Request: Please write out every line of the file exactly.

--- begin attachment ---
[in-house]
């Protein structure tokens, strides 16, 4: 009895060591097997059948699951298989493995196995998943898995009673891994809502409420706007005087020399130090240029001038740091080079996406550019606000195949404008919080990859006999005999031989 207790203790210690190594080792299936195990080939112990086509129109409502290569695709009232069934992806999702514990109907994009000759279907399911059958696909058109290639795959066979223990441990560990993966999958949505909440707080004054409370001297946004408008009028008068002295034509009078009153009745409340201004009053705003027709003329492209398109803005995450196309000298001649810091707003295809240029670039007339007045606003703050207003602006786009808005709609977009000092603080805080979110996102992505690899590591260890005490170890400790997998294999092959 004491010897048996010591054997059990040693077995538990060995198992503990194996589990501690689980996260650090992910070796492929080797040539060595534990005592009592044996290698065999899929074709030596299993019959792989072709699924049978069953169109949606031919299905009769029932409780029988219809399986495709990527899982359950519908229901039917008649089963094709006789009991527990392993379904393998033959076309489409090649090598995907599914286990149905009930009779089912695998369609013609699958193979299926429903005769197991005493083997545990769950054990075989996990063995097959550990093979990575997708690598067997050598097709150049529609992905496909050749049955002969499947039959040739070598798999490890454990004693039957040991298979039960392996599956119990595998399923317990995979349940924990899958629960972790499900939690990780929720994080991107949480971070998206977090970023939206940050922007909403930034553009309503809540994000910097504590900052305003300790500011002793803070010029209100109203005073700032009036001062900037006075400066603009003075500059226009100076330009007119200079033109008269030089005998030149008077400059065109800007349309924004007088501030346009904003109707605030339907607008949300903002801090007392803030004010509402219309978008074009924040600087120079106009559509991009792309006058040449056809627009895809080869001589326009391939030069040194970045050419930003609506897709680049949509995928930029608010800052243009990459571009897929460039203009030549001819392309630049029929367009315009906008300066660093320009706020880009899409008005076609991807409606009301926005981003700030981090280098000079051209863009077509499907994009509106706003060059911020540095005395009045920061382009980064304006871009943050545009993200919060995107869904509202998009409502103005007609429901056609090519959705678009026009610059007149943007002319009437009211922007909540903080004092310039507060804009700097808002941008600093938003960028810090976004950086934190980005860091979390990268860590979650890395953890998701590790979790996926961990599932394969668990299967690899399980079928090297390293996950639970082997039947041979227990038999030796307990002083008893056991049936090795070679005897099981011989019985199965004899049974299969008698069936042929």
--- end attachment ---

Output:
[in-house]
């Protein structure tokens, strides 16, 4: 009895060591097997059948699951298989493995196995998943898995009673891994809502409420706007005087020399130090240029001038740091080079996406550019606000195949404008919080990859006999005999031989 207790203790210690190594080792299936195990080939112990086509129109409502290569695709009232069934992806999702514990109907994009000759279907399911059958696909058109290639795959066979223990441990560990993966999958949505909440707080004054409370001297946004408008009028008068002295034509009078009153009745409340201004009053705003027709003329492209398109803005995450196309000298001649810091707003295809240029670039007339007045606003703050207003602006786009808005709609977009000092603080805080979110996102992505690899590591260890005490170890400790997998294999092959 004491010897048996010591054997059990040693077995538990060995198992503990194996589990501690689980996260650090992910070796492929080797040539060595534990005592009592044996290698065999899929074709030596299993019959792989072709699924049978069953169109949606031919299905009769029932409780029988219809399986495709990527899982359950519908229901039917008649089963094709006789009991527990392993379904393998033959076309489409090649090598995907599914286990149905009930009779089912695998369609013609699958193979299926429903005769197991005493083997545990769950054990075989996990063995097959550990093979990575997708690598067997050598097709150049529609992905496909050749049955002969499947039959040739070598798999490890454990004693039957040991298979039960392996599956119990595998399923317990995979349940924990899958629960972790499900939690990780929720994080991107949480971070998206977090970023939206940050922007909403930034553009309503809540994000910097504590900052305003300790500011002793803070010029209100109203005073700032009036001062900037006075400066603009003075500059226009100076330009007119200079033109008269030089005998030149008077400059065109800007349309924004007088501030346009904003109707605030339907607008949300903002801090007392803030004010509402219309978008074009924040600087120079106009559509991009792309006058040449056809627009895809080869001589326009391939030069040194970045050419930003609506897709680049949509995928930029608010800052243009990459571009897929460039203009030549001819392309630049029929367009315009906008300066660093320009706020880009899409008005076609991807409606009301926005981003700030981090280098000079051209863009077509499907994009509106706003060059911020540095005395009045920061382009980064304006871009943050545009993200919060995107869904509202998009409502103005007609429901056609090519959705678009026009610059007149943007002319009437009211922007909540903080004092310039507060804009700097808002941008600093938003960028810090976004950086934190980005860091979390990268860590979650890395953890998701590790979790996926961990599932394969668990299967690899399980079928090297390293996950639970082997039947041979227990038999030796307990002083008893056991049936090795070679005897099981011989019985199965004899049974299969008698069936042929």